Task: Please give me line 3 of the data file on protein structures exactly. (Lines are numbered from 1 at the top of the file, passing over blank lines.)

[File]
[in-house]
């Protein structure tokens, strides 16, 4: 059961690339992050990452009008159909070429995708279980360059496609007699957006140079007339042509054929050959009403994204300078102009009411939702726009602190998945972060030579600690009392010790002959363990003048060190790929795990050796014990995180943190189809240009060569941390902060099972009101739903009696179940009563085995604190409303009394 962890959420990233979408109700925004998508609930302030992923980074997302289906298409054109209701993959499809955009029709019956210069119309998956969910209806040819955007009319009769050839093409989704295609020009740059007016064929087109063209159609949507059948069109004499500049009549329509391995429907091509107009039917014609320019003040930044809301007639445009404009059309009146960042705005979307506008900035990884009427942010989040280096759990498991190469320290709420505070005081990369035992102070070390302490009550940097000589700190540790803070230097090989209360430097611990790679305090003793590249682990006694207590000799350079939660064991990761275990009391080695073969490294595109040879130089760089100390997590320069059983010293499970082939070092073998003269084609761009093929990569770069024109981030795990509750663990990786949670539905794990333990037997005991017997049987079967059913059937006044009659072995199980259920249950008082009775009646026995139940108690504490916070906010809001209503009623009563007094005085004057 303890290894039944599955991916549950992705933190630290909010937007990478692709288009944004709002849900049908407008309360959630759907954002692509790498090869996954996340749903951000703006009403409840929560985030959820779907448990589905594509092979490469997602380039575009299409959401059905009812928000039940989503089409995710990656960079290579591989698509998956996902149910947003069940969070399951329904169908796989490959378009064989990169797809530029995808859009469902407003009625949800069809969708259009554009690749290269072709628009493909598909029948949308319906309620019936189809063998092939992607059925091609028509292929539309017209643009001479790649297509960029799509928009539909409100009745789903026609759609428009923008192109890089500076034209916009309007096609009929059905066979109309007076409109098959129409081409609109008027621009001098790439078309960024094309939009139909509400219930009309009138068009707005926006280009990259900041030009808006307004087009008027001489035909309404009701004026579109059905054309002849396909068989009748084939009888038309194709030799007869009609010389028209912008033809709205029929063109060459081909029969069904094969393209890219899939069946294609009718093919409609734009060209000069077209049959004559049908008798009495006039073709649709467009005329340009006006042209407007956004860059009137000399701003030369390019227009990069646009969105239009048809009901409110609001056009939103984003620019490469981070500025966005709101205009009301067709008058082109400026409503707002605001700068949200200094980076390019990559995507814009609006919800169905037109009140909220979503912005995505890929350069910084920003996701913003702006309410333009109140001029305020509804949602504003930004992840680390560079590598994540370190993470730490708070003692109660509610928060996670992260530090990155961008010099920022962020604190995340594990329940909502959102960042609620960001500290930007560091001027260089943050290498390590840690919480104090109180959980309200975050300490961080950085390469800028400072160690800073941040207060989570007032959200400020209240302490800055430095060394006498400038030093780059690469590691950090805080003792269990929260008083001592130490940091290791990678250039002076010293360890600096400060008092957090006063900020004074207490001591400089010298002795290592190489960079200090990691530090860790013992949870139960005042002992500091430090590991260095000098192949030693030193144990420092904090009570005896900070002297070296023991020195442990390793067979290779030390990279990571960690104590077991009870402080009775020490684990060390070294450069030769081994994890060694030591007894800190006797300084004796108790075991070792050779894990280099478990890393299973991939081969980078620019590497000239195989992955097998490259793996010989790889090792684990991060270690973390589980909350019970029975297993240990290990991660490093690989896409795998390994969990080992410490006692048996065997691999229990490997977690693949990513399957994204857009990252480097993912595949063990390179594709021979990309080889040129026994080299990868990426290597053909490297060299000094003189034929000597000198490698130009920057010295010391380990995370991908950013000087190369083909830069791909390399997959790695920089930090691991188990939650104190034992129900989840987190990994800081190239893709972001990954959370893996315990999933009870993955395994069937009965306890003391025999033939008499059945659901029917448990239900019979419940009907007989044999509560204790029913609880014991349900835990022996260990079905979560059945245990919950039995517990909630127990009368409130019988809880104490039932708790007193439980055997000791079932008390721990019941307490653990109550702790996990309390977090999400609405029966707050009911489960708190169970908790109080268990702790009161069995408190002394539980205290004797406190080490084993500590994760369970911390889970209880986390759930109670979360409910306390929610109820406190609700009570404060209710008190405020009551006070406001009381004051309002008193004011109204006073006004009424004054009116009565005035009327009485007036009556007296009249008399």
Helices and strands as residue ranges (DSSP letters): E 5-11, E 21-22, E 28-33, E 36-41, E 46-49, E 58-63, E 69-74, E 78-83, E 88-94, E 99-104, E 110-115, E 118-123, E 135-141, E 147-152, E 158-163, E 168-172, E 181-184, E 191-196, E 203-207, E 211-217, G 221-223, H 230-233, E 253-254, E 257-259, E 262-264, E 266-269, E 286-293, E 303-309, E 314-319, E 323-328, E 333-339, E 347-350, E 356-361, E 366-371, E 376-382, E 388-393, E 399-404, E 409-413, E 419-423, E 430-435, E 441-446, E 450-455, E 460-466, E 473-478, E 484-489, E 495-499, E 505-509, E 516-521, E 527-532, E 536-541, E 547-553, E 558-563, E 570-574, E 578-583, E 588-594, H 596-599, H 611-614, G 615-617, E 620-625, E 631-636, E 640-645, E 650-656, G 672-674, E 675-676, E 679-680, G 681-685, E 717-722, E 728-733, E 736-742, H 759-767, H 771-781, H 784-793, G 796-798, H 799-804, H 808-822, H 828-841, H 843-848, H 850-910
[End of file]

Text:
Helices and strands as residue ranges (DSSP letters): E 5-11, E 21-22, E 28-33, E 36-41, E 46-49, E 58-63, E 69-74, E 78-83, E 88-94, E 99-104, E 110-115, E 118-123, E 135-141, E 147-152, E 158-163, E 168-172, E 181-184, E 191-196, E 203-207, E 211-217, G 221-223, H 230-233, E 253-254, E 257-259, E 262-264, E 266-269, E 286-293, E 303-309, E 314-319, E 323-328, E 333-339, E 347-350, E 356-361, E 366-371, E 376-382, E 388-393, E 399-404, E 409-413, E 419-423, E 430-435, E 441-446, E 450-455, E 460-466, E 473-478, E 484-489, E 495-499, E 505-509, E 516-521, E 527-532, E 536-541, E 547-553, E 558-563, E 570-574, E 578-583, E 588-594, H 596-599, H 611-614, G 615-617, E 620-625, E 631-636, E 640-645, E 650-656, G 672-674, E 675-676, E 679-680, G 681-685, E 717-722, E 728-733, E 736-742, H 759-767, H 771-781, H 784-793, G 796-798, H 799-804, H 808-822, H 828-841, H 843-848, H 850-910